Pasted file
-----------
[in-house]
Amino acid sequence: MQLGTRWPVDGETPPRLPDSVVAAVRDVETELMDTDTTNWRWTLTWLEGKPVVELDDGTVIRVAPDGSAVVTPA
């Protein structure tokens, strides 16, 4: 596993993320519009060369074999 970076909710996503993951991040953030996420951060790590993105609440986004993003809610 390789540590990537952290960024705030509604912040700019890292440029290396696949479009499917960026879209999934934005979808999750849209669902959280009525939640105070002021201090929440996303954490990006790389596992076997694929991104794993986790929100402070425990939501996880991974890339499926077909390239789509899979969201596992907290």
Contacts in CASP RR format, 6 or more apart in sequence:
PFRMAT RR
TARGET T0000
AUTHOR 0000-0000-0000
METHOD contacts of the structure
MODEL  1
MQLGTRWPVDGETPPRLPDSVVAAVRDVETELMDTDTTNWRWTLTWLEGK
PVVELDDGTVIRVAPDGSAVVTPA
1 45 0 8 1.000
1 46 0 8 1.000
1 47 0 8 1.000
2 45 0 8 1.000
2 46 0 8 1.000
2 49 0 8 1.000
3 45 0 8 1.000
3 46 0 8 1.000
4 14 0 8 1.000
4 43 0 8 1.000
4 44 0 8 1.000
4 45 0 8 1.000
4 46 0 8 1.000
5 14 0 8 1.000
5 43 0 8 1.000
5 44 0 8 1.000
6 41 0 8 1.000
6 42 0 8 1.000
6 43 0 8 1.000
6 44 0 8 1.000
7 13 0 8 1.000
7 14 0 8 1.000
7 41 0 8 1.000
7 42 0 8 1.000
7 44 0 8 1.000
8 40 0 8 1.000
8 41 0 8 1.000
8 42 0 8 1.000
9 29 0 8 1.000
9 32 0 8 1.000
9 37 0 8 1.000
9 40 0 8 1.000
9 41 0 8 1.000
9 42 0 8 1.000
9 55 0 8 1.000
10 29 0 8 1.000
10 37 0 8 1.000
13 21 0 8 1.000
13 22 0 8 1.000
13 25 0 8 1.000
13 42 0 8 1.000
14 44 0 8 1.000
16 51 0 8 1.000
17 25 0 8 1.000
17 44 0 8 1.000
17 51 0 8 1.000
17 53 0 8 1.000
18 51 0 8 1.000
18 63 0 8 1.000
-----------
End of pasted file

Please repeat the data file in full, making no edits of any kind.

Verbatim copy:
[in-house]
Amino acid sequence: MQLGTRWPVDGETPPRLPDSVVAAVRDVETELMDTDTTNWRWTLTWLEGKPVVELDDGTVIRVAPDGSAVVTPA
């Protein structure tokens, strides 16, 4: 596993993320519009060369074999 970076909710996503993951991040953030996420951060790590993105609440986004993003809610 390789540590990537952290960024705030509604912040700019890292440029290396696949479009499917960026879209999934934005979808999750849209669902959280009525939640105070002021201090929440996303954490990006790389596992076997694929991104794993986790929100402070425990939501996880991974890339499926077909390239789509899979969201596992907290």
Contacts in CASP RR format, 6 or more apart in sequence:
PFRMAT RR
TARGET T0000
AUTHOR 0000-0000-0000
METHOD contacts of the structure
MODEL  1
MQLGTRWPVDGETPPRLPDSVVAAVRDVETELMDTDTTNWRWTLTWLEGK
PVVELDDGTVIRVAPDGSAVVTPA
1 45 0 8 1.000
1 46 0 8 1.000
1 47 0 8 1.000
2 45 0 8 1.000
2 46 0 8 1.000
2 49 0 8 1.000
3 45 0 8 1.000
3 46 0 8 1.000
4 14 0 8 1.000
4 43 0 8 1.000
4 44 0 8 1.000
4 45 0 8 1.000
4 46 0 8 1.000
5 14 0 8 1.000
5 43 0 8 1.000
5 44 0 8 1.000
6 41 0 8 1.000
6 42 0 8 1.000
6 43 0 8 1.000
6 44 0 8 1.000
7 13 0 8 1.000
7 14 0 8 1.000
7 41 0 8 1.000
7 42 0 8 1.000
7 44 0 8 1.000
8 40 0 8 1.000
8 41 0 8 1.000
8 42 0 8 1.000
9 29 0 8 1.000
9 32 0 8 1.000
9 37 0 8 1.000
9 40 0 8 1.000
9 41 0 8 1.000
9 42 0 8 1.000
9 55 0 8 1.000
10 29 0 8 1.000
10 37 0 8 1.000
13 21 0 8 1.000
13 22 0 8 1.000
13 25 0 8 1.000
13 42 0 8 1.000
14 44 0 8 1.000
16 51 0 8 1.000
17 25 0 8 1.000
17 44 0 8 1.000
17 51 0 8 1.000
17 53 0 8 1.000
18 51 0 8 1.000
18 63 0 8 1.000